Thursday, April 19, 2018
Escape to Weird Mountain Volume 2
(Forbidden Place Records)
They say the sequel is never as good as the original, but as we attempt to Escape to Weird Mountain for the second time I am already hooked by the number of artists I know, which oddly all have songs which fall in the same order. Missiles of October, Nostromo and Sex Funeral are all in a row at least but I also recognize ARU by name (and I've reviewed all of those four artists before as well)
Up until the sax noise of Sex Funeral, these songs are pretty rocking. Burn the Ailment has this "Search and Destroy" Metallica feel to it while Yellow Color Tester brings out the video game rock. Fox Medicine could be my favorite new band as they cross between Metric and Great Grandpa has me looking them up on Bandcamp right away. Though, that isn't to discredit Buzz Rodeo in any way as they have this great rock sound which could be something from the Replacements era.
Kepones remind me of Voodoo Glow Skulls but a little less skacore and a little more hardcore. The second half of the Sex Funeral song "When the Hassle Hits the Hustle" does come out quite loud though, keeping this whole vibe intact. I don't think I mentioned this in my first review but if I did it can be repeated: I thought the idea of this being Weird Mountain wouldn't just be weird (which I do recall typing) but also more slower, ambient and instrumental jams. This is definitely surprising again and I'm just digging the hell out of these artists.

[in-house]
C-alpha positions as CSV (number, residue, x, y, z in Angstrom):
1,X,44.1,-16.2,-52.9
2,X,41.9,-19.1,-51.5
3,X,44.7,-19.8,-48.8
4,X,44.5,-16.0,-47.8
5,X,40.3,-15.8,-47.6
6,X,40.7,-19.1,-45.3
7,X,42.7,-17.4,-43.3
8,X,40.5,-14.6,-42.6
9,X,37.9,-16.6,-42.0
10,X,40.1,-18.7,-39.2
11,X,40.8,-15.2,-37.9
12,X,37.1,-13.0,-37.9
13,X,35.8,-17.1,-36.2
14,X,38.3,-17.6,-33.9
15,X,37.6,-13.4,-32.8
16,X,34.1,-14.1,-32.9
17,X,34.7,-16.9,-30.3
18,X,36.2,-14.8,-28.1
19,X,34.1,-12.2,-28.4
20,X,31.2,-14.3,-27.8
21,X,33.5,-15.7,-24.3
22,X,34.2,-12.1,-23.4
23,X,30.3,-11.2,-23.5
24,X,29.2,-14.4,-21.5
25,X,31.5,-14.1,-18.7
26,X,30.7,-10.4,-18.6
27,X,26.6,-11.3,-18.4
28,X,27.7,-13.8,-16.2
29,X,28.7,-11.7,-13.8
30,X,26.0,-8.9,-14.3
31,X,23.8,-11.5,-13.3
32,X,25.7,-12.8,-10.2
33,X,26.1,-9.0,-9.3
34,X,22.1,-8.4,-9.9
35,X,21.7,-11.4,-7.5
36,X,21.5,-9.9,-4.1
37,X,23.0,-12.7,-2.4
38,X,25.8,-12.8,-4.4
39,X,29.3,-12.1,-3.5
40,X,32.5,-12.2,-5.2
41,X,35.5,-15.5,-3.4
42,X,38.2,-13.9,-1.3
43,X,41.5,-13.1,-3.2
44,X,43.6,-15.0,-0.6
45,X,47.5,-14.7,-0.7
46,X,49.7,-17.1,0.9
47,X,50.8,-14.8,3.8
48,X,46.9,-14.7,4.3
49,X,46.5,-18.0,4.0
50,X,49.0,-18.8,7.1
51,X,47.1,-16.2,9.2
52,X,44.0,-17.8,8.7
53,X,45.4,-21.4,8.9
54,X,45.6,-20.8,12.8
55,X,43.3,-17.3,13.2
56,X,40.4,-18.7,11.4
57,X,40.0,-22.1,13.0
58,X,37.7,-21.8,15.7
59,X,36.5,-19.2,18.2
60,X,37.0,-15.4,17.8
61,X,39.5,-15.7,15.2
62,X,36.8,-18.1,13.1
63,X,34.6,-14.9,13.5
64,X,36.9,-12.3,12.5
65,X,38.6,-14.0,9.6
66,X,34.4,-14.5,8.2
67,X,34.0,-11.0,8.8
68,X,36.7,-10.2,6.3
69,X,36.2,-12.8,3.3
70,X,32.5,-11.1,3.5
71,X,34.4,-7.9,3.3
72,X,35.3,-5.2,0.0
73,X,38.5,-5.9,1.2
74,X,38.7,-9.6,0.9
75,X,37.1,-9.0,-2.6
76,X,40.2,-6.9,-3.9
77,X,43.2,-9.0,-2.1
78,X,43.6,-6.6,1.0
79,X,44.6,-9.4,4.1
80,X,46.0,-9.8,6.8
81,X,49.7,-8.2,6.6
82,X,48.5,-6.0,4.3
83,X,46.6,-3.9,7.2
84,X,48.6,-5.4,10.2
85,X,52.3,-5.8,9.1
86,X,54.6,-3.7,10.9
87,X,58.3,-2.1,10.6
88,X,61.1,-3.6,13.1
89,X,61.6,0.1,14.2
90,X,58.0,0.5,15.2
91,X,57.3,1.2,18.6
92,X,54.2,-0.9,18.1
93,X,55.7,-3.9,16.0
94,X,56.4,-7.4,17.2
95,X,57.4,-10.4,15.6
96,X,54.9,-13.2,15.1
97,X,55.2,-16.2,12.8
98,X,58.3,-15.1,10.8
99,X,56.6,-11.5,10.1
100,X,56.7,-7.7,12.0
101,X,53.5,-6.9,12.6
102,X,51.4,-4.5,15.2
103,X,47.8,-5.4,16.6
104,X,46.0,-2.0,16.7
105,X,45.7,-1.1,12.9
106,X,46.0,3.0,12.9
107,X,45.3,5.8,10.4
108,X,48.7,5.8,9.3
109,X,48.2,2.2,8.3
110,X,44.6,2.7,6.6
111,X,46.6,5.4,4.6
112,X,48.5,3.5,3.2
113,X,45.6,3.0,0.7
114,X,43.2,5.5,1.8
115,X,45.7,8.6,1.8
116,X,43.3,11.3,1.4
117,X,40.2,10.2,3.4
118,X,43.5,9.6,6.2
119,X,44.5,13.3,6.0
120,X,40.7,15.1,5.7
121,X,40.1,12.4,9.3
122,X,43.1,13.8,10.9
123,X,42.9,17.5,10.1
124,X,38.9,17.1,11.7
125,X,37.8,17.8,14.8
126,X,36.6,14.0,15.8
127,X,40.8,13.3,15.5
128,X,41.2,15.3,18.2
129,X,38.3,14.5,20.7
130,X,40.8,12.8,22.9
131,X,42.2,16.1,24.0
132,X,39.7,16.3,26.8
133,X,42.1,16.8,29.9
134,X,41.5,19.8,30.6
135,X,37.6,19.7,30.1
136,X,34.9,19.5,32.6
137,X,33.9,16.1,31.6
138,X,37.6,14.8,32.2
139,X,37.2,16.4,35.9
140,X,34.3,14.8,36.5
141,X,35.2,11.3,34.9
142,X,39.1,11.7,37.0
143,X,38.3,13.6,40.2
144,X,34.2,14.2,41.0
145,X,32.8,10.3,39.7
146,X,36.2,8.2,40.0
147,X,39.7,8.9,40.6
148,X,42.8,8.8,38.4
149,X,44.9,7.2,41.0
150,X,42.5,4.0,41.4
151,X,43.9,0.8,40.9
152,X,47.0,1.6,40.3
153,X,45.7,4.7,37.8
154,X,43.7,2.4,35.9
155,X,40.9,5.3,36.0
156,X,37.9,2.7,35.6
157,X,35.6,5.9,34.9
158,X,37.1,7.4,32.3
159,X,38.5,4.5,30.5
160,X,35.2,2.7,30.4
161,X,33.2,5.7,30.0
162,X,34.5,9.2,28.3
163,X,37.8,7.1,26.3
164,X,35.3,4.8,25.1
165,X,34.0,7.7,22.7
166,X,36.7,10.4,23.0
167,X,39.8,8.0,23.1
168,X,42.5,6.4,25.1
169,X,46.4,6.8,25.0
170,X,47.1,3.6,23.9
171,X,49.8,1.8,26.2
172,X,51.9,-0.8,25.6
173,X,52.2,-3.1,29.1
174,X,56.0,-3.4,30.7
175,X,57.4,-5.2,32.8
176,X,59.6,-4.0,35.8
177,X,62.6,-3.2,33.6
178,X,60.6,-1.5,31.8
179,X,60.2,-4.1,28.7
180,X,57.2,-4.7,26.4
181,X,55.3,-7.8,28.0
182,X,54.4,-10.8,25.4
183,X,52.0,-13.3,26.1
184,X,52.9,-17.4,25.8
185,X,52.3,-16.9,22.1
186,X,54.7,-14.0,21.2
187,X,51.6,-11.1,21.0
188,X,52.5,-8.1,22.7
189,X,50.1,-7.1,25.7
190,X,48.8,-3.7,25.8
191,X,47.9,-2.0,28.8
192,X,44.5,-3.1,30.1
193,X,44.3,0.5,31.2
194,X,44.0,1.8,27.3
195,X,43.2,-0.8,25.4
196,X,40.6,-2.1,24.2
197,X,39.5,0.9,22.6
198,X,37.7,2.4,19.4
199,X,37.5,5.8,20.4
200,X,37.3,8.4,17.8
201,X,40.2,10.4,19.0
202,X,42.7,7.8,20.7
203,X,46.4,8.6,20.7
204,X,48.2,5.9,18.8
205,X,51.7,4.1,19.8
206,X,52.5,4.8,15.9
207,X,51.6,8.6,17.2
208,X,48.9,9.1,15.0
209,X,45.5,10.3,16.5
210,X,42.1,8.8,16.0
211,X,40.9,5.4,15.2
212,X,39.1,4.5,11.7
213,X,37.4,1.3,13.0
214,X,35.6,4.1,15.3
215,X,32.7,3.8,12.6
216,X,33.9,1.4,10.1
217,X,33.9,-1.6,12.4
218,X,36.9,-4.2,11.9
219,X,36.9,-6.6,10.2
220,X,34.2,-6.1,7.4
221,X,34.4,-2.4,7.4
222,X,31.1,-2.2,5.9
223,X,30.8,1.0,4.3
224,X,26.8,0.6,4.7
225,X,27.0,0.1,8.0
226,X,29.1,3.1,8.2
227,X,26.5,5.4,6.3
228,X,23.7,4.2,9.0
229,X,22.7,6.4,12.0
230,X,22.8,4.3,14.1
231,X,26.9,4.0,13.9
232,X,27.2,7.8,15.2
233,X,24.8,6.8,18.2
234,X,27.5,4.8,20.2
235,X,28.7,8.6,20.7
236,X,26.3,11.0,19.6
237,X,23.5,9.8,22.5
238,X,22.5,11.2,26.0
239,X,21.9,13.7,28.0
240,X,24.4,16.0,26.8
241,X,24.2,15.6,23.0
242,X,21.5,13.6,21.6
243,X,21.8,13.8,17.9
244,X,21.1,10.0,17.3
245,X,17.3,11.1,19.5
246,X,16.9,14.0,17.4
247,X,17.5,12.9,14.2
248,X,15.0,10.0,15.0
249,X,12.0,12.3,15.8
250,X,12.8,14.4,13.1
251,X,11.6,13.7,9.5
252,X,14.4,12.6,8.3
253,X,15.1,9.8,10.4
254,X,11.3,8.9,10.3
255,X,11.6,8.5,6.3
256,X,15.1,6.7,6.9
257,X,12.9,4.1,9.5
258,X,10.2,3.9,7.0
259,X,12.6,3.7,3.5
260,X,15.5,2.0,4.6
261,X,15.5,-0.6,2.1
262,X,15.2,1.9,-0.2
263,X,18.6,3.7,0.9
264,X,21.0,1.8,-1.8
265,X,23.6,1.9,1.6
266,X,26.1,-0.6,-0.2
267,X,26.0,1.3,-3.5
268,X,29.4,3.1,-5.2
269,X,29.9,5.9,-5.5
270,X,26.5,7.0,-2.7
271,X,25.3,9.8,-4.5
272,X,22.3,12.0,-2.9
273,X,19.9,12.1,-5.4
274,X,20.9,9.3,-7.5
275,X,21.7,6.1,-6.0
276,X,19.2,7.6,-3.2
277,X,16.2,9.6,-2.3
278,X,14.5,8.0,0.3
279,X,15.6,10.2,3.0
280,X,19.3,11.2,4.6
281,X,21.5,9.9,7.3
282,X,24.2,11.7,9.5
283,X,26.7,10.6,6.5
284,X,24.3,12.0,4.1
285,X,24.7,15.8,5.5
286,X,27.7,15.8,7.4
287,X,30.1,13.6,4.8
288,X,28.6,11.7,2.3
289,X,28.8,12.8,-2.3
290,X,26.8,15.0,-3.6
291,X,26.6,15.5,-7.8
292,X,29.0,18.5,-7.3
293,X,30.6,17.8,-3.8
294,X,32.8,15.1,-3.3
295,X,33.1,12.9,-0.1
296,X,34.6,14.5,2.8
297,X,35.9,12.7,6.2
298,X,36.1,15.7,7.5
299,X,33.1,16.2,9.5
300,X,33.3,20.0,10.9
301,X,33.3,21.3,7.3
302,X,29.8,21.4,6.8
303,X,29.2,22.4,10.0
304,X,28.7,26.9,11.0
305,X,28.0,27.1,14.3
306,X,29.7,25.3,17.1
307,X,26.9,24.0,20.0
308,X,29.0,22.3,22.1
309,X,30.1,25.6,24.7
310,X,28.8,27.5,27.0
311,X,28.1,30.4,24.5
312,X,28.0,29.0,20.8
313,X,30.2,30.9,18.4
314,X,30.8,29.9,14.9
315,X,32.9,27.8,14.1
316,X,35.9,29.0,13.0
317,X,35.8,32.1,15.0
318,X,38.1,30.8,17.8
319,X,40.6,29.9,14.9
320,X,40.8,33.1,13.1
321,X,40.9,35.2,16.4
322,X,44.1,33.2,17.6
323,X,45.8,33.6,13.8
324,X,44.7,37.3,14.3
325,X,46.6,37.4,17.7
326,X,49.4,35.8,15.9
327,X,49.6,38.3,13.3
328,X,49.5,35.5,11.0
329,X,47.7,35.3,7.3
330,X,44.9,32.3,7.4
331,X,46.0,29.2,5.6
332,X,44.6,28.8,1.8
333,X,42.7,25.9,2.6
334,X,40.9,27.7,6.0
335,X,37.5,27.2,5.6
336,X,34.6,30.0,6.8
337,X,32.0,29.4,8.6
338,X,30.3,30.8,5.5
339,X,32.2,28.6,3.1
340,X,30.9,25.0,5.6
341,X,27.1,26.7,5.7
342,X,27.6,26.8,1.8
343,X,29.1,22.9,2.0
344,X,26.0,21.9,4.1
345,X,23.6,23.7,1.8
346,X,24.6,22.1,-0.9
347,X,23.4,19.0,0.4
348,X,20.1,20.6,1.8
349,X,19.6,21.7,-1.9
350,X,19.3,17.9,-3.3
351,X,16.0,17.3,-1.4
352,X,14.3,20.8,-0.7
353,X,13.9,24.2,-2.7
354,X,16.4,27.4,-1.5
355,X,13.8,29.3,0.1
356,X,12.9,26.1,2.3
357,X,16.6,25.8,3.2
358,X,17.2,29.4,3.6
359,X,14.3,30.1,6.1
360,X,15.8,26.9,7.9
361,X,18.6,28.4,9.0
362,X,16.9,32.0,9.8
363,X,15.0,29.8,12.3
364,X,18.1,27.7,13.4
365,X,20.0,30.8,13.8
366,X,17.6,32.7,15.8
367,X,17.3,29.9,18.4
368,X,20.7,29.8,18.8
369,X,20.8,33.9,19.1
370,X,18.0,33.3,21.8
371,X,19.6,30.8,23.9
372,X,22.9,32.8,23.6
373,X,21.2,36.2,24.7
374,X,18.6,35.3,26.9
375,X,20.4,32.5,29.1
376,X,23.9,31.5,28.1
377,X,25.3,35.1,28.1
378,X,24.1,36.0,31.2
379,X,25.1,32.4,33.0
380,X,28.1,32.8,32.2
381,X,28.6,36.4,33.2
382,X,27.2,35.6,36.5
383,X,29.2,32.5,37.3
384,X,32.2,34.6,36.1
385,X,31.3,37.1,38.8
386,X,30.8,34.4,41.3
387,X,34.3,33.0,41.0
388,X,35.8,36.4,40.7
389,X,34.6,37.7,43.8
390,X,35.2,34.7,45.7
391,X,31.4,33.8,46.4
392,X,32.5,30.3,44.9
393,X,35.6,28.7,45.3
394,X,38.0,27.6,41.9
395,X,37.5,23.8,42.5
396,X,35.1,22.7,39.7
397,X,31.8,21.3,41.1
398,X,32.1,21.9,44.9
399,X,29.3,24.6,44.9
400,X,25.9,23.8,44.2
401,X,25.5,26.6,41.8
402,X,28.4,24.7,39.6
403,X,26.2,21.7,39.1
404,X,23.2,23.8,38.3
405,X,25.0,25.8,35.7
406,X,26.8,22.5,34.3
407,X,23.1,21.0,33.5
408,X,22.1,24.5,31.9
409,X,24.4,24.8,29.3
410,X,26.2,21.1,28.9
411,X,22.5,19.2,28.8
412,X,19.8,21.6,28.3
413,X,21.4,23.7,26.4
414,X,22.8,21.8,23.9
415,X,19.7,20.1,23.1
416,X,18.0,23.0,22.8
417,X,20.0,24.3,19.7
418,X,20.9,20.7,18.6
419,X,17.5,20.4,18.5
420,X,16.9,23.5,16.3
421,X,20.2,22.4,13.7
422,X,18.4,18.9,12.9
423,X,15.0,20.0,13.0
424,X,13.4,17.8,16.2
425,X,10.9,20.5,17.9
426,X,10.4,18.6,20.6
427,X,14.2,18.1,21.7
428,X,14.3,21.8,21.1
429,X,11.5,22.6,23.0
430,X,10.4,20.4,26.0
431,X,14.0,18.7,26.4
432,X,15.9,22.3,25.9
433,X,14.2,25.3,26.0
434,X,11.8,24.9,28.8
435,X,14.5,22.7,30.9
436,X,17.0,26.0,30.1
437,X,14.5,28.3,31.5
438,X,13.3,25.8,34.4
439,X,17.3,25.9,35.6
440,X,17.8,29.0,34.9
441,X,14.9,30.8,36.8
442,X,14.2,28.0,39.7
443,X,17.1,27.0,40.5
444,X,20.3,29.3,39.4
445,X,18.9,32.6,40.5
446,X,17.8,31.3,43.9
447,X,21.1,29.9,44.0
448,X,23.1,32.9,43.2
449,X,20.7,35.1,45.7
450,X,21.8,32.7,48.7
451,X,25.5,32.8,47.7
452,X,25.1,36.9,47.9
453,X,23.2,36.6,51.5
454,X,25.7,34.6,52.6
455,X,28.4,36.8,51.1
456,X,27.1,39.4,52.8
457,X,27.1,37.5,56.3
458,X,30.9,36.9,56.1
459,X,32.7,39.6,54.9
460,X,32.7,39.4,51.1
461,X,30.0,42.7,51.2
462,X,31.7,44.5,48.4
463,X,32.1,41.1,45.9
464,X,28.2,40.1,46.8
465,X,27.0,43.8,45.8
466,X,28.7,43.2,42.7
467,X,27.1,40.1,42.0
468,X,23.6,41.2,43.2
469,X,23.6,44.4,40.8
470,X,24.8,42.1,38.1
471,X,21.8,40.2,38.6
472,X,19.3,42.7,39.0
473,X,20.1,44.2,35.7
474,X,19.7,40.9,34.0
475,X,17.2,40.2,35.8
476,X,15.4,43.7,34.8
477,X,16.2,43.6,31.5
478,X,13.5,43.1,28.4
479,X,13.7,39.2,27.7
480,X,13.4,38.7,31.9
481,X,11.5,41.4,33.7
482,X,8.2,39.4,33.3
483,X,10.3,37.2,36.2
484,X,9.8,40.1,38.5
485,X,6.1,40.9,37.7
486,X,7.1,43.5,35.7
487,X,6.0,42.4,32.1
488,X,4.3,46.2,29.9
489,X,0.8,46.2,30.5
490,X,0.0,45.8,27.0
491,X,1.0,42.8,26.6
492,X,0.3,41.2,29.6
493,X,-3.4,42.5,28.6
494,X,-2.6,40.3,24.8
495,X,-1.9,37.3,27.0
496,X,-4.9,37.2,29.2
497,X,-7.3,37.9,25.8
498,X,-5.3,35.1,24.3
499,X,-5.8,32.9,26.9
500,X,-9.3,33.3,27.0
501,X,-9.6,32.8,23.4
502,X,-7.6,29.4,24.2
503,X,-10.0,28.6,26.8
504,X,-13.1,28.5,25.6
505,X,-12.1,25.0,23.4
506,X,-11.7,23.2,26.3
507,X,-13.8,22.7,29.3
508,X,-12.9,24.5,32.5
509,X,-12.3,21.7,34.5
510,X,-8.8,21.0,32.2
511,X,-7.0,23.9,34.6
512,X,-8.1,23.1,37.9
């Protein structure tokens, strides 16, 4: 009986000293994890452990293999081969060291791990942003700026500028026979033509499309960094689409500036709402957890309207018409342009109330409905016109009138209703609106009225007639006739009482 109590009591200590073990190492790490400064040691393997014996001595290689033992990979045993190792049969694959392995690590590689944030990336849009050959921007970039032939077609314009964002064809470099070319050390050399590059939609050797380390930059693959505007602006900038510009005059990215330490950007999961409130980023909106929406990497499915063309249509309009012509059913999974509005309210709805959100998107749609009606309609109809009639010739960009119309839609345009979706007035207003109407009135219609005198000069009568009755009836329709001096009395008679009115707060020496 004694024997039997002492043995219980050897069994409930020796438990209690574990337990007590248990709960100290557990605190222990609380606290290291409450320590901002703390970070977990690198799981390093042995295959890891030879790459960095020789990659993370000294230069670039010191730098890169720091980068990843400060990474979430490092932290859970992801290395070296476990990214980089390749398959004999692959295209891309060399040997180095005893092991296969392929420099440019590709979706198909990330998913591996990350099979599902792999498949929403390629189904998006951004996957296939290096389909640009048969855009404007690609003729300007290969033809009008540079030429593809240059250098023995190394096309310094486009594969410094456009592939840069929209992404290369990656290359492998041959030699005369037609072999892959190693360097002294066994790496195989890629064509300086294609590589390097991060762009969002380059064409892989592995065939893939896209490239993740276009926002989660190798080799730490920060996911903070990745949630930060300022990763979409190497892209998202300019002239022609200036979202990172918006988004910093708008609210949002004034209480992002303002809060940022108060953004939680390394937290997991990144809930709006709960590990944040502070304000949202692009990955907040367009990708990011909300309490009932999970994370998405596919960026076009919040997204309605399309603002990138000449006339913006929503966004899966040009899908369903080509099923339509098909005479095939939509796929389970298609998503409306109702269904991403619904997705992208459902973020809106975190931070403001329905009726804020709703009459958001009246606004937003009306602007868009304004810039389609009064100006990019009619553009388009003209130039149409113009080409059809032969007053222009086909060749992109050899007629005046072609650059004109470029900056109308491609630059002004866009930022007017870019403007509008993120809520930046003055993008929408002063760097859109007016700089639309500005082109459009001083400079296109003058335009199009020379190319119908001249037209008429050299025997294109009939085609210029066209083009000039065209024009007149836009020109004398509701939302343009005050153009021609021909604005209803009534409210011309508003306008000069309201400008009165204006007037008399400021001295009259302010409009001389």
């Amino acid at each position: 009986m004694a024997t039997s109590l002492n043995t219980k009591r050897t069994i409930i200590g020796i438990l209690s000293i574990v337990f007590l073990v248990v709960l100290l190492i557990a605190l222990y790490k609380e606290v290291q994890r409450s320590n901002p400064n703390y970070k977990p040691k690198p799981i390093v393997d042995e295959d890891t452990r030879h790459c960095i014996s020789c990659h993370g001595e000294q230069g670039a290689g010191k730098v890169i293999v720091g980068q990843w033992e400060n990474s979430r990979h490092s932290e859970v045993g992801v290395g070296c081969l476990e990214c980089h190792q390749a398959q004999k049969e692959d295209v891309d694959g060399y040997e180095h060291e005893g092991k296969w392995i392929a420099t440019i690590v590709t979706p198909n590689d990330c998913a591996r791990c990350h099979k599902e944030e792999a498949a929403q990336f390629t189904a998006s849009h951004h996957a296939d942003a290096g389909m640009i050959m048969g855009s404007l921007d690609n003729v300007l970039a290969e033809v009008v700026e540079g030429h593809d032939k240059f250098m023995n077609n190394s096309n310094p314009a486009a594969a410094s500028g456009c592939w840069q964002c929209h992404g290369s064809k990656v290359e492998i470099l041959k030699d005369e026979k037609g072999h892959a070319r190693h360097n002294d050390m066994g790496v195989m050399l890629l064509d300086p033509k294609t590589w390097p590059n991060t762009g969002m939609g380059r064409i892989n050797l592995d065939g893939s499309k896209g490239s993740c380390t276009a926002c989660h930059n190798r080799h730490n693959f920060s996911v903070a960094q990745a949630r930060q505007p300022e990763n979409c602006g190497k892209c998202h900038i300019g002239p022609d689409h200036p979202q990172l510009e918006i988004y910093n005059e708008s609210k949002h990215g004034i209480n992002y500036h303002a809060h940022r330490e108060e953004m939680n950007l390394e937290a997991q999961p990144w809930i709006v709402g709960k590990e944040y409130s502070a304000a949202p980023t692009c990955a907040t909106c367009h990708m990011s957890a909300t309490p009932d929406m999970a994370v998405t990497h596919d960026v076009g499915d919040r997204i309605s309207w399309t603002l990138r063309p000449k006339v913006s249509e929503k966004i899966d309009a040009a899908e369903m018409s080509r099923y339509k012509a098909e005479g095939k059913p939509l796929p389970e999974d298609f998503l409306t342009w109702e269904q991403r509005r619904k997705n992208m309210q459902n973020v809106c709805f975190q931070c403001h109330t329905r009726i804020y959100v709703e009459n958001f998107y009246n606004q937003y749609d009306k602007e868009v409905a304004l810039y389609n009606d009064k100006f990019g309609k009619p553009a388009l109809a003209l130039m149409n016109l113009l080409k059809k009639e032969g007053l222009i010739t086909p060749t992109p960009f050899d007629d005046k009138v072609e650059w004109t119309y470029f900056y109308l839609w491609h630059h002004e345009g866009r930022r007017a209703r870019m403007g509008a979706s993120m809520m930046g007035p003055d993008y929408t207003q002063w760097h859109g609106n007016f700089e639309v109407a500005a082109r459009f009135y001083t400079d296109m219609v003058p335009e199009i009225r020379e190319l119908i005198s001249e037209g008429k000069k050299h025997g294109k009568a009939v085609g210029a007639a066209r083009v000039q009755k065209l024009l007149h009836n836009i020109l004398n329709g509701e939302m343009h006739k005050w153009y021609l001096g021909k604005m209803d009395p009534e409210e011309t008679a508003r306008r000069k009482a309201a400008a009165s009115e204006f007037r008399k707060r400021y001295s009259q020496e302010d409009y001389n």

Woress is more great metal-- like something you'd find on one of those compilations from the 1990's with Ted Nugent on it only, you know, not as bad as Ted Nugent. Sludgeburner is also as loud and heavy as you would expect based on their name. There is a more metal sounding blues in the song "Black Pizza" by Succuba than Clapton's "Cocaine" as it also takes a nod from Fozzy. The electronic sounds of ARU collide with audio samples before we meet the surf rock of Wood Chickens. Musician begins with an audio clip and then goes into that harsh static noise which I expected to hear at some point on this CD I just didn't know it was going to wait until the end.
These are sixteen songs by sixteen incredible artists. There isn't a track on here I want to skip over and all of these songs make me want to learn more about the artists I am not already familiar with. This basically does exactly what it should in that sense but it also takes me back to when I was in my younger years and compilations seemed to matter more. Too much these days there is little to no effort put into them and it just seems to be songs grouped together for some unknown reason (Sometimes I've even seen the artists appear in alphabetical order. Ewwww) This is just superb from start to finish and you should have it in your own personal music library.